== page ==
Last spring, in the midst of a heated school board election, three candidates in a close race to represent East Dallas, Preston Hollow and Oak Lawn schools were asked which school in these areas is the best-kept secret.
All three, without hesitation, gave the same answer: Lipscomb Elementary.
“The principal there is doing excellent work,” said the eventual winner and current Dallas ISD trustee, Dustin Marshall. “They have an magnificent two-way dual language program. It’s a jewel for the district that I think we need to replicate elsewhere.”
Lipscomb is the neighborhood school for three Old East Dallas historic districts — Junius Heights, Swiss Avenue and Munger Place — but in recent history, families living in the homes on these established streets haven’t sent their children to the school. An Old East Dallas early childhood PTA formed in 2008 to attempt to reverse that trend, with some success.
By the time Principal Roxanne Cheek took the helm of Lipscomb in summer 2013, the school had hit a rough patch.
“The community distrusted the administration and vice versa,” Cheek says. “There was a lot of brokenness in our community and in the culture and the climate here.”
Her first order of business was to fill a whopping 20 vacancies in the teaching staff, left by people who “had a bad year,” Cheek says. “The teachers who returned were the people who were faithful to this community and loved Lipscomb.”
Cheek knew she had to rebuild, and she proceeded methodically and meticulously. Her first priority was to “make Lipscomb a welcoming place and a place where people want to be,” she says. Once that wheel was in motion, she turned to academics.
“International Baccalaureate [IB] came along at that point, and that helped give us a focus,” Cheek says of the holistic curriculum approach Lipscomb introduced nearly three years ago. She expects the school will be fully authorized sometime this fall, joining the ranks of J.L. Long Middle School and Woodrow Wilson High School, where her students eventually will attend.
Then there’s the dual language program Lipscomb launched last year, where native Spanish and English speakers are combined in a classroom to learn in both languages. Both dual language and IB are “a part of what makes Lipscomb special, but it is not what makes Lipscomb special,” she says.
The secret ingredient is what Cheek constantly refers to as “our team.”
“We have the right people in every place,” she says. “This year, there are fewer parent concerns because they love their teachers. I feel the same about our parents, who are constantly working for the betterment for our community.
“We’re all really rowing together.”
Keith Peeler, a Lipscomb dad who chairs the school’s site-based decision making (SBDM) committee, gives Cheek credit for her “dynamic job of hiring the right teachers.”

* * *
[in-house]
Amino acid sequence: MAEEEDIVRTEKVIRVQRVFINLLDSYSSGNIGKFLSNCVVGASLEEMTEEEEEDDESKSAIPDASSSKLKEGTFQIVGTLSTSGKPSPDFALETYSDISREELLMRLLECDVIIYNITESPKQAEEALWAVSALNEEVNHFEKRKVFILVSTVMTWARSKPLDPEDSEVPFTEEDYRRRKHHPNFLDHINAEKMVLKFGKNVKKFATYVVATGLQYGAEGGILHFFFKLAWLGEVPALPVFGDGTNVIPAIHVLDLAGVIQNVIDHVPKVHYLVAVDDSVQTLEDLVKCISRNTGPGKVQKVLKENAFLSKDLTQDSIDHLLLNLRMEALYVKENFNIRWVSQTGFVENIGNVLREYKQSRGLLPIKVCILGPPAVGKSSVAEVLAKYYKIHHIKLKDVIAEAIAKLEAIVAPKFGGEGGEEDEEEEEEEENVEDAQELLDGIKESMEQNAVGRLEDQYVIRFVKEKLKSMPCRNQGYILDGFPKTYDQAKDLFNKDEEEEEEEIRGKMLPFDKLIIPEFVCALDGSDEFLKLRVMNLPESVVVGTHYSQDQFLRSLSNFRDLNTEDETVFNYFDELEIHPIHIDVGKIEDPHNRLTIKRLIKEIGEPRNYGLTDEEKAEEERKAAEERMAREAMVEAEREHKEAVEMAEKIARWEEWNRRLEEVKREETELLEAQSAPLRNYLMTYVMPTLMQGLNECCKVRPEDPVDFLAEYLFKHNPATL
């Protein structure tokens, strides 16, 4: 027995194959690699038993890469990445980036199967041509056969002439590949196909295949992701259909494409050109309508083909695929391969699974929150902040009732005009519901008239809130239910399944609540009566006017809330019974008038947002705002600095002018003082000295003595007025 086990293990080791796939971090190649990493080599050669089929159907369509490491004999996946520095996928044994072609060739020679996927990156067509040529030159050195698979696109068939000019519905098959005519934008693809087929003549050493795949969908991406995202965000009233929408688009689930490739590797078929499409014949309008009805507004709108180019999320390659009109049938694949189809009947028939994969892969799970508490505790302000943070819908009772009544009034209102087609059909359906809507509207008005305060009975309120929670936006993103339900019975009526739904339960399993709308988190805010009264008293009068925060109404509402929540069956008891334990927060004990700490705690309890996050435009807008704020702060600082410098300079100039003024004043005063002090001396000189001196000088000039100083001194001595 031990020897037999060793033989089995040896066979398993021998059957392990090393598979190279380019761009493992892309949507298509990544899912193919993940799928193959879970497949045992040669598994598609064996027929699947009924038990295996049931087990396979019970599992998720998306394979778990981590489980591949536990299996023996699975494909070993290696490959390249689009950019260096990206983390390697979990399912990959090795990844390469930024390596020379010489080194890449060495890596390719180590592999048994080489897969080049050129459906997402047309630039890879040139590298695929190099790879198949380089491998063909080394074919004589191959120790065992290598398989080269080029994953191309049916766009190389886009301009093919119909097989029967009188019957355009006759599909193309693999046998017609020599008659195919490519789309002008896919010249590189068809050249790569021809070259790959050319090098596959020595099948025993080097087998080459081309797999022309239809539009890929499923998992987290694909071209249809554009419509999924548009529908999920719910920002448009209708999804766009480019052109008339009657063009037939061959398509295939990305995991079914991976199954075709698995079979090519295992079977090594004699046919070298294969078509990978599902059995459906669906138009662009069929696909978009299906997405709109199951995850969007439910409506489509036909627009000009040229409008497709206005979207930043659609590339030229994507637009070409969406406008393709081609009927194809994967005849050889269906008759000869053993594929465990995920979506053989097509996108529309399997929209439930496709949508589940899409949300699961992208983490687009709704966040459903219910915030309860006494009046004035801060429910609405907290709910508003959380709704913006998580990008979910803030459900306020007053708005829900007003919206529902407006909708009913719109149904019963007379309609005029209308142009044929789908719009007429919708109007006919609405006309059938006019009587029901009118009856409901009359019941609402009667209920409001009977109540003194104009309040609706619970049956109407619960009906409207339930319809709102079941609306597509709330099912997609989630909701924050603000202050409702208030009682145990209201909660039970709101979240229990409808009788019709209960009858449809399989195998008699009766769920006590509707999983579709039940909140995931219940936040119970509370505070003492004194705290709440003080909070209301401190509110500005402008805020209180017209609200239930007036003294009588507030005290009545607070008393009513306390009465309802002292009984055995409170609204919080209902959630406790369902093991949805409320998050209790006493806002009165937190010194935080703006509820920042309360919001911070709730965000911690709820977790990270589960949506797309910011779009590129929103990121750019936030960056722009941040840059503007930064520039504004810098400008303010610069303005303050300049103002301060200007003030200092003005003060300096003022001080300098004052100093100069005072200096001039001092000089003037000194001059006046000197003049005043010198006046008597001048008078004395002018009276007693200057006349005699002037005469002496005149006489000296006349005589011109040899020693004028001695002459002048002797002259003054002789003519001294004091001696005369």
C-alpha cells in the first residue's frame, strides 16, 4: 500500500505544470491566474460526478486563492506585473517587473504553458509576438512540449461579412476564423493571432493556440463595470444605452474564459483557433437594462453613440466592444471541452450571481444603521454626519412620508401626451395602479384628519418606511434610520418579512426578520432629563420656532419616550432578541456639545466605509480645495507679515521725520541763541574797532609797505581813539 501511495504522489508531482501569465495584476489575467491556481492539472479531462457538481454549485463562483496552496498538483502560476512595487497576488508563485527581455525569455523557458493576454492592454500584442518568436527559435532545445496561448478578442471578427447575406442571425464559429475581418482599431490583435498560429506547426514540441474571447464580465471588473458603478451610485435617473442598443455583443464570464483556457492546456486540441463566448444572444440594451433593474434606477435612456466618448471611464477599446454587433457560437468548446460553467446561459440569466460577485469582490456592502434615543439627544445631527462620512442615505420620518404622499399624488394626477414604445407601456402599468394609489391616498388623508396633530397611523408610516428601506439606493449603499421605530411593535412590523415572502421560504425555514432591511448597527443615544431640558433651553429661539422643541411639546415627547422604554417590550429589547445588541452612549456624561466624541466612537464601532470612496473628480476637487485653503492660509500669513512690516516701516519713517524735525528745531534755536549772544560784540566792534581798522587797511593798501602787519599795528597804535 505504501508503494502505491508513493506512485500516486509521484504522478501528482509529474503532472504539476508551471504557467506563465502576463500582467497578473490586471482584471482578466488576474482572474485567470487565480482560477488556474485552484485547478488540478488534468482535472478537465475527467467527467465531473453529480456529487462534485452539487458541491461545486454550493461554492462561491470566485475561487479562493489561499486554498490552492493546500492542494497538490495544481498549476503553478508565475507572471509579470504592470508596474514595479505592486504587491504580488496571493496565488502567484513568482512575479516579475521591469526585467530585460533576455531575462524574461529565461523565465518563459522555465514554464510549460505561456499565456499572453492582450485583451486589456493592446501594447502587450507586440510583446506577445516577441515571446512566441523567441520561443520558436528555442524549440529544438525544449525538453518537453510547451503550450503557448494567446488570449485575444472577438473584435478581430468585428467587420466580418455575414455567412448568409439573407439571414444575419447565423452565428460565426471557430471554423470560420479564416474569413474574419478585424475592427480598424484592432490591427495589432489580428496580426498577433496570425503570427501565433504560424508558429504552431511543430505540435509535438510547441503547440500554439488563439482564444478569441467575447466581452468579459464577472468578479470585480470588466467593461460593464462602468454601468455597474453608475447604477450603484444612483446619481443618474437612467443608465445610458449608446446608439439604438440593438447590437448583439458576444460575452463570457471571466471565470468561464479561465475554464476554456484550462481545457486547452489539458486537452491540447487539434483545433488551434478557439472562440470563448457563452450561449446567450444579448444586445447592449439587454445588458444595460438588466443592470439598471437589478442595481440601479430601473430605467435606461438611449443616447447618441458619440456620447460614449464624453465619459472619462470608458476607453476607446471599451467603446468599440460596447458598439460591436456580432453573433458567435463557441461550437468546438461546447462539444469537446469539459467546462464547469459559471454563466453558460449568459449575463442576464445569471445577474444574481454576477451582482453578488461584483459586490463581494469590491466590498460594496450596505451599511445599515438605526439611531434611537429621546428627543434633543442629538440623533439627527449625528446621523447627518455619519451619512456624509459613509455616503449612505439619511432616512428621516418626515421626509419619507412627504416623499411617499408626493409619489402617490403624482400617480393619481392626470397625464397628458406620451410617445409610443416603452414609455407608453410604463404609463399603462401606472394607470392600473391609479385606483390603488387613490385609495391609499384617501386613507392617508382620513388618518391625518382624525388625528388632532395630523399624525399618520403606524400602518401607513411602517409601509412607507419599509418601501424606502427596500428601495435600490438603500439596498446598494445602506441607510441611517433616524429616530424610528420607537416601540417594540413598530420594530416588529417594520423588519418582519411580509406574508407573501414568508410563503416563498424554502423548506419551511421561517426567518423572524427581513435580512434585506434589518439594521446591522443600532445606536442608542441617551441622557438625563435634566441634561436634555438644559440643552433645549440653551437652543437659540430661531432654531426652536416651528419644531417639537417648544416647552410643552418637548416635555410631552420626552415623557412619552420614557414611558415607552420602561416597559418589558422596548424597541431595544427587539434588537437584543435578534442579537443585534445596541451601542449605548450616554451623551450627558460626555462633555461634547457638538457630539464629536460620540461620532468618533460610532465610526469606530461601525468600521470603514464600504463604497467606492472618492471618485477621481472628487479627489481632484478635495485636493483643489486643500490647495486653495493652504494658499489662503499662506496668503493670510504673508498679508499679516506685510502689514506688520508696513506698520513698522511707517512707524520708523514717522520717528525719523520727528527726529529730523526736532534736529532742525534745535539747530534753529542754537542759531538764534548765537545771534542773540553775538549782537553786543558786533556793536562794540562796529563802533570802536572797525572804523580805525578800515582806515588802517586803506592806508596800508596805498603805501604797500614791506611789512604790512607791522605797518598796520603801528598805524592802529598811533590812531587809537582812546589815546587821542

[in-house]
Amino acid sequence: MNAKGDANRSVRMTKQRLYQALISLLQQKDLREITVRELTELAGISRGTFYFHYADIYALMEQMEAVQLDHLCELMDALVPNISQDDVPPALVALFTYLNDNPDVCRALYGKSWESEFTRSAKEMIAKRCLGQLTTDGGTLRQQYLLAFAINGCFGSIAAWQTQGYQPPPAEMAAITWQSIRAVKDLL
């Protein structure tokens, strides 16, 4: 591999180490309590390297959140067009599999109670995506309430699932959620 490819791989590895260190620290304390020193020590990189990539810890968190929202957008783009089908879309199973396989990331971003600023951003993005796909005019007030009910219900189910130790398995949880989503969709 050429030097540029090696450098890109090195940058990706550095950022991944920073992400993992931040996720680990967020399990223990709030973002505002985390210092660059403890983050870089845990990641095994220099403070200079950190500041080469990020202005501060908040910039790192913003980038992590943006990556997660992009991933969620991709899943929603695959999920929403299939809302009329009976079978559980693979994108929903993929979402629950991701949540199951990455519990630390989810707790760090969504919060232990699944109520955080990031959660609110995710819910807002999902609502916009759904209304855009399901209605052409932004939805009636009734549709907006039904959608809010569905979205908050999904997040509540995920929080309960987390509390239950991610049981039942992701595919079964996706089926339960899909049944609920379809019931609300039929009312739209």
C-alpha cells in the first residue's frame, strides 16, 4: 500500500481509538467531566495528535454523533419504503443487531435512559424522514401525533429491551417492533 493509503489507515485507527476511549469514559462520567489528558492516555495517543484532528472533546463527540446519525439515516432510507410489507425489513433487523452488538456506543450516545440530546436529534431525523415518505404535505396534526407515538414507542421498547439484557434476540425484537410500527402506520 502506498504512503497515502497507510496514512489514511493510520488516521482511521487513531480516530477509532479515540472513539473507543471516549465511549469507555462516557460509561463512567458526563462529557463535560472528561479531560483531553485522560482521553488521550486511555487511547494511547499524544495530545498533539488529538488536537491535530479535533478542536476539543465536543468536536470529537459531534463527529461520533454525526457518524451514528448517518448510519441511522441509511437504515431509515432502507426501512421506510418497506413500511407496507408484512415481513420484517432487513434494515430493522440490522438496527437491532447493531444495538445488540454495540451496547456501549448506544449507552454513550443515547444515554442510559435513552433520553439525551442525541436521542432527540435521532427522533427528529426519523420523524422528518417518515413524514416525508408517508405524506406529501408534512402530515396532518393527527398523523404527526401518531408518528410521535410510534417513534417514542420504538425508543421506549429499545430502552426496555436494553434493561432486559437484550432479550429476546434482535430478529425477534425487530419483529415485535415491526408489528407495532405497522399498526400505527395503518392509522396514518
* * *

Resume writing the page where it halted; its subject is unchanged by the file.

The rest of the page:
Peeler lived in the Park Cities when his oldest daughter, now at Woodrow, attended Highland Park ISD’s Bradfield Elementary.
“Outside of the fact that we just don’t have as many toys as they have, and the obvious money differences, I would put all of this year’s teachers toe to toe with any of the great instruction they had at Bradfield,” he says.
As Peeler points out, Lipscomb’s population is starkly different than Bradfield’s and even some nearby DISD schools. Nearly 90 percent of its students are economically disadvantaged.
Though Lipscomb has made some “fairly big improvements” in the last few years, says Alex Enriquez, another SBDM committee member, “We don’t have real estate agents putting the name of our school on the fliers yet. If you go to Lakewood or Hexter [elementaries], you see that.”
Enriquez lauds Hexter, where he attended elementary school, for its socioeconomic diversity that over time has been shown to benefit low-income students. Though Lipscomb is 90 percent low-income, the students zoned to the school are not. The neighborhood’s economic demographics are a fairly even split.
“If Lipscomb was just to attract families who already live in our neighborhood, we could recreate that,” he says of Hexter’s diversity, “and DISD needs dozens of schools like that.”
Enriquez lives in Junius Heights close enough to Lipscomb that he can see the school from his house. There are six children under the age of 5 on his small block alone. Young families are “waiting in the wings,” he says.
“The key is going to be to keep them there,” Enriquez says. “Our houses are relatively small by Dallas standards, and once their kids are 5 or 6 years old, it’s not any big deal to move to the M Streets or Lakewood or Coppell.”
Part of keeping them will require better marketing of the great school Lipscomb already is, he says, and part of it will require continued improvement. Enriquez, who heads the education-focused nonprofit City Year Dallas, believes it takes five years to turn a school around. Cheek is close to finishing her fourth.
Even so, she is the longest tenured principal amid Woodrow and its feeder schools, which had leadership turnover at every campus over the past two years.
“Time is of the essence,” Cheek says. “If you’re two grade levels behind, we still need time to close those [achievement] gaps,” and then there’s “the time needed to make a school well rounded and not just test focused.
Of 143 DISD elementary schools, Lipscomb ranked 139th on the district’s culture and climate surveys when Cheek arrived in 2013. That number rose to 97th the following year, then 55th last year and, now, 45th.
“It’s probably what school turnaround should actually look like when you’re allowed and given time to create your team and figure out what your priorities are,” she says. “We’re really trying to create a neighborhood school that people can be proud of, where people want to come to work, and we’re just on the precipice of that.”
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